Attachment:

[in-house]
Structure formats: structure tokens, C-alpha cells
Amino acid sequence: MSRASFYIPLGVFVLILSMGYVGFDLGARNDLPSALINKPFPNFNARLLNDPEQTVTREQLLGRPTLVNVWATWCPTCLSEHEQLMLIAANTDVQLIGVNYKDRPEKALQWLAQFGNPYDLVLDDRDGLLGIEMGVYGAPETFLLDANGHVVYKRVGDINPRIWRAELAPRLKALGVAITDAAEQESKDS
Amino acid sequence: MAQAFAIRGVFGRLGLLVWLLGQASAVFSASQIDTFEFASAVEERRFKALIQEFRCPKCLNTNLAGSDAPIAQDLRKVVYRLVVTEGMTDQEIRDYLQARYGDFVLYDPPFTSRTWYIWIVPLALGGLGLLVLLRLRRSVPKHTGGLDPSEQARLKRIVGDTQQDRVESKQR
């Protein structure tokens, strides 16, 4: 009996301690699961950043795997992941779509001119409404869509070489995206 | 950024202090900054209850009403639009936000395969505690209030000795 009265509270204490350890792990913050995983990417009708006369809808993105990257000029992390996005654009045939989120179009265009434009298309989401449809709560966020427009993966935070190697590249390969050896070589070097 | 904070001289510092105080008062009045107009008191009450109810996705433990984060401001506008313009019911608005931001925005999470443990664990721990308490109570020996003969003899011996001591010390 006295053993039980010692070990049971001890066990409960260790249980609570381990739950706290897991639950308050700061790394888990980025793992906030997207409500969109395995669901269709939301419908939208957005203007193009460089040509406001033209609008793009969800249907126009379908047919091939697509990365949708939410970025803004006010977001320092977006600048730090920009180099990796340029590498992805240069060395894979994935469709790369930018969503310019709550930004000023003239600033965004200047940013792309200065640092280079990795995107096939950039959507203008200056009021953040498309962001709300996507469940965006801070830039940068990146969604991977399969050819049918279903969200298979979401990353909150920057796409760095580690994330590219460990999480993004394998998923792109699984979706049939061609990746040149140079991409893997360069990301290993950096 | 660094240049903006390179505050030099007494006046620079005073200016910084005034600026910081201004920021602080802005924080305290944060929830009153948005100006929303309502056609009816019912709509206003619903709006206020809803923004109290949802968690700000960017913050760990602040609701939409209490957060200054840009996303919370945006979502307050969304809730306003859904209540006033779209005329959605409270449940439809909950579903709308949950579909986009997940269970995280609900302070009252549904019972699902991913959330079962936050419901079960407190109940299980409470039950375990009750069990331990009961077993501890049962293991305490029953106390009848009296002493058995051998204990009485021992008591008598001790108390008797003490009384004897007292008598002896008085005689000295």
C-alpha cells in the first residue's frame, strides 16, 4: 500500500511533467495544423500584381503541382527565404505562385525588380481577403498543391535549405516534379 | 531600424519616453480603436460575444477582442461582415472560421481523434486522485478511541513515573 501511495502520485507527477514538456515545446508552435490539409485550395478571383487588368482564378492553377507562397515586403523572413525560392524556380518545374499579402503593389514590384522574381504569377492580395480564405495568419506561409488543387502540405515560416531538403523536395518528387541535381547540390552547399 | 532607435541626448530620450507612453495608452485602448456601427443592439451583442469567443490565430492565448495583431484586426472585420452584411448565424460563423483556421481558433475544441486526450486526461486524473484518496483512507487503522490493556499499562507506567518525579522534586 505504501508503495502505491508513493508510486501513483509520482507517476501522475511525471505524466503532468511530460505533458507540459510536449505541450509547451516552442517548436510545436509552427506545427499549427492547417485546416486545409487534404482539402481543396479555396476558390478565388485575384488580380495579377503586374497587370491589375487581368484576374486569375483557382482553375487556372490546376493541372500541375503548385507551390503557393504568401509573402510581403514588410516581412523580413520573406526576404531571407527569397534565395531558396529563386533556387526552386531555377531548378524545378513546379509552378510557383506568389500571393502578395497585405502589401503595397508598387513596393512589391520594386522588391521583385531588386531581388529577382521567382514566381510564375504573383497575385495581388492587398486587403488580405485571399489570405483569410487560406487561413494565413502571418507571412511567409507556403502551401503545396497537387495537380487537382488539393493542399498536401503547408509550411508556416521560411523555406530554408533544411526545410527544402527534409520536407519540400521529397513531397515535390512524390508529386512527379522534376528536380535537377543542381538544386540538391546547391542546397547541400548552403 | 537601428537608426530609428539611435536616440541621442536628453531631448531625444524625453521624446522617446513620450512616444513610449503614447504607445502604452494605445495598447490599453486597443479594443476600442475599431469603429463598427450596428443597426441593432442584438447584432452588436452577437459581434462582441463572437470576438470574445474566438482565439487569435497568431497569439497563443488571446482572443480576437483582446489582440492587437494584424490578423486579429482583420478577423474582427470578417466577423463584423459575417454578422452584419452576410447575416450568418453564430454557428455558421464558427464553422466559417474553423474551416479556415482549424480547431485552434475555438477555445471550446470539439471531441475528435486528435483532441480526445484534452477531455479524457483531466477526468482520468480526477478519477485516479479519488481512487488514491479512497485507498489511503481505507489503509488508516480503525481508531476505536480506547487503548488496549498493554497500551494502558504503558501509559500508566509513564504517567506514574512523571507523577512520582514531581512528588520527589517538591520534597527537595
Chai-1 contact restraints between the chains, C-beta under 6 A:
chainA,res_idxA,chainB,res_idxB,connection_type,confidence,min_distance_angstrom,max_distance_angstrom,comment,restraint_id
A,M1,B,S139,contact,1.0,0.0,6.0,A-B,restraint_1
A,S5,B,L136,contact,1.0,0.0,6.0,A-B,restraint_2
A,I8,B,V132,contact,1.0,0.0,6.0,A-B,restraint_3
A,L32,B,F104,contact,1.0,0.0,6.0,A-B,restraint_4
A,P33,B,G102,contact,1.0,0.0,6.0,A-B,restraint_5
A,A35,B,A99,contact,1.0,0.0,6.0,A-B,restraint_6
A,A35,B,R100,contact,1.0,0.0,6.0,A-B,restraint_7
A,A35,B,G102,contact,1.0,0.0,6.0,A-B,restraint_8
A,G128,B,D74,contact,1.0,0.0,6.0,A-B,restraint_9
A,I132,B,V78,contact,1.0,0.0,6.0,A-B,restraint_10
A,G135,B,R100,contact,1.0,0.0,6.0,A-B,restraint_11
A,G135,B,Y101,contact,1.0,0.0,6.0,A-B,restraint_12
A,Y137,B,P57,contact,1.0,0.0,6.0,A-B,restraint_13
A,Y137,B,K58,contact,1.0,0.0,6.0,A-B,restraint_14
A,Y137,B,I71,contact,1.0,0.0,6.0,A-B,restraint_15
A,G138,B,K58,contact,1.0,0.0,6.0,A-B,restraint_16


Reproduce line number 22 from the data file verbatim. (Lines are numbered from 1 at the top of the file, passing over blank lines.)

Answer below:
A,Y137,B,K58,contact,1.0,0.0,6.0,A-B,restraint_14